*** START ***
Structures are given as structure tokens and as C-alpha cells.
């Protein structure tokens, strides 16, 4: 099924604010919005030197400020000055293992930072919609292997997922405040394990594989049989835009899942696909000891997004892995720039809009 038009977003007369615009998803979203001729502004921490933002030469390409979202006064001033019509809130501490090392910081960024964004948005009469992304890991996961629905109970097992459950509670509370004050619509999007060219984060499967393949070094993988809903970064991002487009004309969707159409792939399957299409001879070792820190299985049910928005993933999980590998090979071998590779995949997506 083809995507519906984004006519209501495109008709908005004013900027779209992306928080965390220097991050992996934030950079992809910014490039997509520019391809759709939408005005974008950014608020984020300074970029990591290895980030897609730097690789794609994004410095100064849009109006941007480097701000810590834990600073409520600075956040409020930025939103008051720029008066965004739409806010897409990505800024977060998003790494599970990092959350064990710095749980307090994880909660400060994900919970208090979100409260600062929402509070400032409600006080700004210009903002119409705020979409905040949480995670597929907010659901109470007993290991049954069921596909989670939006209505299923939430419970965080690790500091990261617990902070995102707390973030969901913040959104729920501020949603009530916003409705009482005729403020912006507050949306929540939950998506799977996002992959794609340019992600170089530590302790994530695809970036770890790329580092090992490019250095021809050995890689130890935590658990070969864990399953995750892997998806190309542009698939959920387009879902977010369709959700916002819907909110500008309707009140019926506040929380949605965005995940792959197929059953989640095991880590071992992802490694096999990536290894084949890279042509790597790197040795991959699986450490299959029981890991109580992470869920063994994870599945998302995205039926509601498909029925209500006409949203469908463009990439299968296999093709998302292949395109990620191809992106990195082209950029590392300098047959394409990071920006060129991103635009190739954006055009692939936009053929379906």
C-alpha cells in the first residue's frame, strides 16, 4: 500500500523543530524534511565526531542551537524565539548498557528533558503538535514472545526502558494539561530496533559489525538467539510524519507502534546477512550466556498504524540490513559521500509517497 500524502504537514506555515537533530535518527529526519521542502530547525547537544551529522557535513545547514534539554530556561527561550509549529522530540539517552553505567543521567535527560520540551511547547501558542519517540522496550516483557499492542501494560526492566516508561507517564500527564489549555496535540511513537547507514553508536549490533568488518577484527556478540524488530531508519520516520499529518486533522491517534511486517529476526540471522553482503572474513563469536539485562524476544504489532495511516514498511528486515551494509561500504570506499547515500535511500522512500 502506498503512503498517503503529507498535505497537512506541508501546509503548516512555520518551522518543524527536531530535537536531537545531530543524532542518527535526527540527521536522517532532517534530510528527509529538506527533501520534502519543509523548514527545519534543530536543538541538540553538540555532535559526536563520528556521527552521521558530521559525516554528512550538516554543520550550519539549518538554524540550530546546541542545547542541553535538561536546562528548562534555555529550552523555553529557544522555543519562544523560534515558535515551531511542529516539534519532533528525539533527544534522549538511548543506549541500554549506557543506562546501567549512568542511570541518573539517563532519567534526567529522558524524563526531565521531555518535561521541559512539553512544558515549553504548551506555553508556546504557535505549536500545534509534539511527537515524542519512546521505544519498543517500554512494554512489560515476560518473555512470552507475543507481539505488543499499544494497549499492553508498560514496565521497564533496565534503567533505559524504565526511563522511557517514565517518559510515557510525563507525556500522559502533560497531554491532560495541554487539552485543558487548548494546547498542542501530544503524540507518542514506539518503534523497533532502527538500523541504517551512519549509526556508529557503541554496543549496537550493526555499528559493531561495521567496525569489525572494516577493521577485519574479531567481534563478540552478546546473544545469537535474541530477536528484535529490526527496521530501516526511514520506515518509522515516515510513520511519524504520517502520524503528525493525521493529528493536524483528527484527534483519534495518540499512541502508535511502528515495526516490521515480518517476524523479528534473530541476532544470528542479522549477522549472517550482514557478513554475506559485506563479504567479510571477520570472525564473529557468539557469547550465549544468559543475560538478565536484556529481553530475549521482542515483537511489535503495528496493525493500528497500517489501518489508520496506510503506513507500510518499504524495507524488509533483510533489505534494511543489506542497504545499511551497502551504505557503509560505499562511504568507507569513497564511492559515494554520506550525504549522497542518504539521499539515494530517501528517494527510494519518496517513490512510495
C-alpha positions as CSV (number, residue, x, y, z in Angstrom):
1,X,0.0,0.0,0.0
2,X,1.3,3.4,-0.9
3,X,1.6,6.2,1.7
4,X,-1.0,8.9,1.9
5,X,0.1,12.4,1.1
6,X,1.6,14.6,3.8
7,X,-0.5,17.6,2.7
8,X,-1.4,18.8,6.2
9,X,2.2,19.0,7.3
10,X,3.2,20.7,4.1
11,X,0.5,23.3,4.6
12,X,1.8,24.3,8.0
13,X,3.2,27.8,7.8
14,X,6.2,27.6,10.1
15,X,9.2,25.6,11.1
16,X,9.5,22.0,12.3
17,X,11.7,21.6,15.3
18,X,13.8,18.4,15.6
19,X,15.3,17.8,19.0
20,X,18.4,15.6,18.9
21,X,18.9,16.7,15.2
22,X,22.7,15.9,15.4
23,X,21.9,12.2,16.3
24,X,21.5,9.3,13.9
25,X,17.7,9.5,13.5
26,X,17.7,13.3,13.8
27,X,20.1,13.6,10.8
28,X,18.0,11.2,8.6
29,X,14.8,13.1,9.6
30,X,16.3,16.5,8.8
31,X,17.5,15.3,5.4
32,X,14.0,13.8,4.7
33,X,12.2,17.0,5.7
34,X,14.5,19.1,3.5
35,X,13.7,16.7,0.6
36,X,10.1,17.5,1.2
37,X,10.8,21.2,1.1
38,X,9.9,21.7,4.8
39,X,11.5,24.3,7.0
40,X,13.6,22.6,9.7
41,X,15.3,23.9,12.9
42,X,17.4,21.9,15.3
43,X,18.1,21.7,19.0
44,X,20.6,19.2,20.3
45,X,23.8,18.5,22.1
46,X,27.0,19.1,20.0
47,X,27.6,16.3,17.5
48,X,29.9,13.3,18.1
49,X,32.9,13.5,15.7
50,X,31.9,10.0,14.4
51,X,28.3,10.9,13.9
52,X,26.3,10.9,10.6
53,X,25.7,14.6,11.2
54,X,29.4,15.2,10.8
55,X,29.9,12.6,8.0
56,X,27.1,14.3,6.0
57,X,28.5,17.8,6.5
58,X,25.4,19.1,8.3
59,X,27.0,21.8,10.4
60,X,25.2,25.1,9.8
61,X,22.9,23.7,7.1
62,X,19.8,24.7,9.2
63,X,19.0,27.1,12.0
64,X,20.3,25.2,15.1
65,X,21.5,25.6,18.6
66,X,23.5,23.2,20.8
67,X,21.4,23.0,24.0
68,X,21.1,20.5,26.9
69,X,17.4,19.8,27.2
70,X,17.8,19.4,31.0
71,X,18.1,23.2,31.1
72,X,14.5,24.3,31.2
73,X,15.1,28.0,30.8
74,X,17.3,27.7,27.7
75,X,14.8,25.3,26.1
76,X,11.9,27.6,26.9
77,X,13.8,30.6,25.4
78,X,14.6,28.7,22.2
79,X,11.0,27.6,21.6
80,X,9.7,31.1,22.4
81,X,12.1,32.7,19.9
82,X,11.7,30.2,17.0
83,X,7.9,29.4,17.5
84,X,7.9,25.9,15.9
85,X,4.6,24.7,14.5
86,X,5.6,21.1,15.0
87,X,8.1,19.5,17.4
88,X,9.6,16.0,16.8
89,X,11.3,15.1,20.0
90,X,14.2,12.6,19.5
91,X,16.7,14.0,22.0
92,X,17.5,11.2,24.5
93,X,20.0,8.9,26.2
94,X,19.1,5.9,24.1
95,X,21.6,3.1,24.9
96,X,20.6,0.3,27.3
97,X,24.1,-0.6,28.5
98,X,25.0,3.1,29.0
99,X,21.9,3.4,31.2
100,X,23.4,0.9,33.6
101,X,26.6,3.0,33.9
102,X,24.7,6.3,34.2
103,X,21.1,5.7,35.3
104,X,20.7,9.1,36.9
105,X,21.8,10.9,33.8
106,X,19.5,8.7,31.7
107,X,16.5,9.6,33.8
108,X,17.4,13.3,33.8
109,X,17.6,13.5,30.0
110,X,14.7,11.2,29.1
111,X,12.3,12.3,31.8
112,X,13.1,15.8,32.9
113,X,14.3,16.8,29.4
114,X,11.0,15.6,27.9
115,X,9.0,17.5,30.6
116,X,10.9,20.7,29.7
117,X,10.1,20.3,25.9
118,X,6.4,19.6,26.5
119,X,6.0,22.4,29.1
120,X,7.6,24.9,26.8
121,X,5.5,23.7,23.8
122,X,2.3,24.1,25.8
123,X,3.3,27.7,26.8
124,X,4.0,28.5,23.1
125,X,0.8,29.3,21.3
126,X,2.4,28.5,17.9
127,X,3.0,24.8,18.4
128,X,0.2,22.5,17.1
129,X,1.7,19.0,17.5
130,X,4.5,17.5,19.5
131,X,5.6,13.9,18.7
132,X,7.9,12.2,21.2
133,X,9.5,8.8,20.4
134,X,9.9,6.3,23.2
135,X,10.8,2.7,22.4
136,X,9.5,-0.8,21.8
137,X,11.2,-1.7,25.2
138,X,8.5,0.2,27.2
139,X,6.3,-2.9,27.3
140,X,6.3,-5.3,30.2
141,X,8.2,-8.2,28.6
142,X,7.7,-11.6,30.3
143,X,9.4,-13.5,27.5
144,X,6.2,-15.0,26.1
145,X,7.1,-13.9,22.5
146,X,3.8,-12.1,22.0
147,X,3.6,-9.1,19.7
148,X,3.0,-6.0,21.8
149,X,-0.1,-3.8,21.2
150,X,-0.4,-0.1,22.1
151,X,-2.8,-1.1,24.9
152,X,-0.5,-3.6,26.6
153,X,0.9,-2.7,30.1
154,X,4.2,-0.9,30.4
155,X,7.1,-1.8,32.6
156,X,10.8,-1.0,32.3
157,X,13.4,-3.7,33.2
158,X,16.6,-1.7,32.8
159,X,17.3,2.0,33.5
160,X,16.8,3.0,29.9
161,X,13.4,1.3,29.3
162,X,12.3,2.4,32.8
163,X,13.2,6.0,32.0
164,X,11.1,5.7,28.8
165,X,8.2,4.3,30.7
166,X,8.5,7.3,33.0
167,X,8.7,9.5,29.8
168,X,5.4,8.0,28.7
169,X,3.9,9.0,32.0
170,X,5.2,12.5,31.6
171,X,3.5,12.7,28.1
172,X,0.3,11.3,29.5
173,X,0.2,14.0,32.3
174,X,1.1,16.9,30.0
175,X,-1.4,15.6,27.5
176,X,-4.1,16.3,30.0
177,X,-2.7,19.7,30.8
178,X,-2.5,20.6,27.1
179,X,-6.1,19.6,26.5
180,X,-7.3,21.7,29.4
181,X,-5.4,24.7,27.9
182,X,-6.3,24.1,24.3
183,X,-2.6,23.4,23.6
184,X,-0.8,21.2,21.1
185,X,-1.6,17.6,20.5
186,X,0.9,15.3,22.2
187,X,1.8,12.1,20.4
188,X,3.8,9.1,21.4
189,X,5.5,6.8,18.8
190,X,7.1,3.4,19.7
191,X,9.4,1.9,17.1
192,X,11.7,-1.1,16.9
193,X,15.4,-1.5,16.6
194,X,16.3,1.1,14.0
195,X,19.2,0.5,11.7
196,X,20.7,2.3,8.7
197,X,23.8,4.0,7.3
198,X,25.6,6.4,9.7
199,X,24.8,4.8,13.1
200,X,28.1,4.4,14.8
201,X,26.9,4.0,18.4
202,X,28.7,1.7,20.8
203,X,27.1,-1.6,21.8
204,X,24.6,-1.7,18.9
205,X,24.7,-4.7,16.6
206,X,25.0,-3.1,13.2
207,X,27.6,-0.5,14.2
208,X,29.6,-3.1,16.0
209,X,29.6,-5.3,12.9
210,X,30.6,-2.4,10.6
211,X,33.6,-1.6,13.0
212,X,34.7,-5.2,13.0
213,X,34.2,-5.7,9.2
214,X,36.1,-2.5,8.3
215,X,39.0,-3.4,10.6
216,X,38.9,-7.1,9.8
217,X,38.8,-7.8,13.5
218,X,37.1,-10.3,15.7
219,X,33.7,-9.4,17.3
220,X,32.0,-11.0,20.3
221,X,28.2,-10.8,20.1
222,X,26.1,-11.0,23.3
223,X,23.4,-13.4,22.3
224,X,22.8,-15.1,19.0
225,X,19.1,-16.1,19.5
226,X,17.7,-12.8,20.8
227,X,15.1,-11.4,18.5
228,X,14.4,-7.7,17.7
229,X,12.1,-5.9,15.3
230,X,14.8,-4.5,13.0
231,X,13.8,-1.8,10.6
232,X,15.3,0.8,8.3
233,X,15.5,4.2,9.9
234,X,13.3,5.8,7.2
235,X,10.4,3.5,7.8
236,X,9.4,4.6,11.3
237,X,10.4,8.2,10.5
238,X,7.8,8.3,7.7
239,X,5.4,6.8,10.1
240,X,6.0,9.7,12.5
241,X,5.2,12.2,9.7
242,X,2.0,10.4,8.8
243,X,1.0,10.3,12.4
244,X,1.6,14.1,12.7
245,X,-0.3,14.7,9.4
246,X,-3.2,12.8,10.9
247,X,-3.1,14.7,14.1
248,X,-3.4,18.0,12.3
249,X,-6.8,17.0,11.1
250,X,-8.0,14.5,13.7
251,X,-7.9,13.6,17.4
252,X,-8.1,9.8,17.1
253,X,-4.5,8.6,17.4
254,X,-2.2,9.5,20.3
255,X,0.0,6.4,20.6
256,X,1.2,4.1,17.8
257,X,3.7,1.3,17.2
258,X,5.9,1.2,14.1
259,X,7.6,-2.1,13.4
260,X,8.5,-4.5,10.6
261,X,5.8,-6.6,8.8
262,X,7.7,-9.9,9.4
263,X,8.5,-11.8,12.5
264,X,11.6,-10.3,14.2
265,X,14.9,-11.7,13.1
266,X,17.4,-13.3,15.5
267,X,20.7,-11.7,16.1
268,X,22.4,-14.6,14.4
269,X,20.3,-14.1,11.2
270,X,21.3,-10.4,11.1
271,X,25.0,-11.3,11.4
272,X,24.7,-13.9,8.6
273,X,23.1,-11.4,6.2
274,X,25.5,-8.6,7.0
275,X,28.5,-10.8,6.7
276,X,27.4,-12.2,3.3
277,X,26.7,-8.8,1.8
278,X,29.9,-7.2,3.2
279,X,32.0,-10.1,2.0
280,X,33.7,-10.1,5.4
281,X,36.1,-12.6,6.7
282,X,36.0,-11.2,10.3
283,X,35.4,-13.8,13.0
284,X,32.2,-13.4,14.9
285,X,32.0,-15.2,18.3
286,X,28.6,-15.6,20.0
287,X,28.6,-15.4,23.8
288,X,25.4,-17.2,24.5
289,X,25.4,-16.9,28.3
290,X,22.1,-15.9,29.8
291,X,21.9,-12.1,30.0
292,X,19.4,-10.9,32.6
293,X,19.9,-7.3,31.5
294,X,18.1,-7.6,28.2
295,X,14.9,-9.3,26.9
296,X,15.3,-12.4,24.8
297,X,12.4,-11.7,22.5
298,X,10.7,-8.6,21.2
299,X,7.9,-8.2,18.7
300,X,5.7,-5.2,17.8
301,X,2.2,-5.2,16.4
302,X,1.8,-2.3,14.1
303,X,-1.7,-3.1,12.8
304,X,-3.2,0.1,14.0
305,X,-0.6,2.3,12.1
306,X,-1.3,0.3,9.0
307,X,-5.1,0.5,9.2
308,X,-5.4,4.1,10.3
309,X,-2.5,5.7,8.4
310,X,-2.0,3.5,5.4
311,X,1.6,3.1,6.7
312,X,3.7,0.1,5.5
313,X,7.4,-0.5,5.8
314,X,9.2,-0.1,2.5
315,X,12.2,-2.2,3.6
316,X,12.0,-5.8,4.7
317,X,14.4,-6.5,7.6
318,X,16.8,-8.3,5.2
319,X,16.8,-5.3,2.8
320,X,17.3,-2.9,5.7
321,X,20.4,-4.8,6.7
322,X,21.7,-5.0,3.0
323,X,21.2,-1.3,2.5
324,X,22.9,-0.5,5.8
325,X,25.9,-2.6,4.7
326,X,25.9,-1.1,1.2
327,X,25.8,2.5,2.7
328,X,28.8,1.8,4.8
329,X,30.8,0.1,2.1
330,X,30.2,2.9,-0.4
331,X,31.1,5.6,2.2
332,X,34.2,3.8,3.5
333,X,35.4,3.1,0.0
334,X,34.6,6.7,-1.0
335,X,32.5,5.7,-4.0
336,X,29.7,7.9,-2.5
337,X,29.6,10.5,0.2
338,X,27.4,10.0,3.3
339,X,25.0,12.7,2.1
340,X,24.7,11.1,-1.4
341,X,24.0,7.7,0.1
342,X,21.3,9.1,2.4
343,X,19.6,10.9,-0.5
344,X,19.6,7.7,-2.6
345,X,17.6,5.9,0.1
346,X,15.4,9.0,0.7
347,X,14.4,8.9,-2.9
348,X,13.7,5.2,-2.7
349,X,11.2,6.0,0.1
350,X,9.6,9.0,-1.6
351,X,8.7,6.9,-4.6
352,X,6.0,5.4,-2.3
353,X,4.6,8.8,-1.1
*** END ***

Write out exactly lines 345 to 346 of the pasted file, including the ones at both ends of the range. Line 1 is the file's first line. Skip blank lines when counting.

341,X,24.0,7.7,0.1
342,X,21.3,9.1,2.4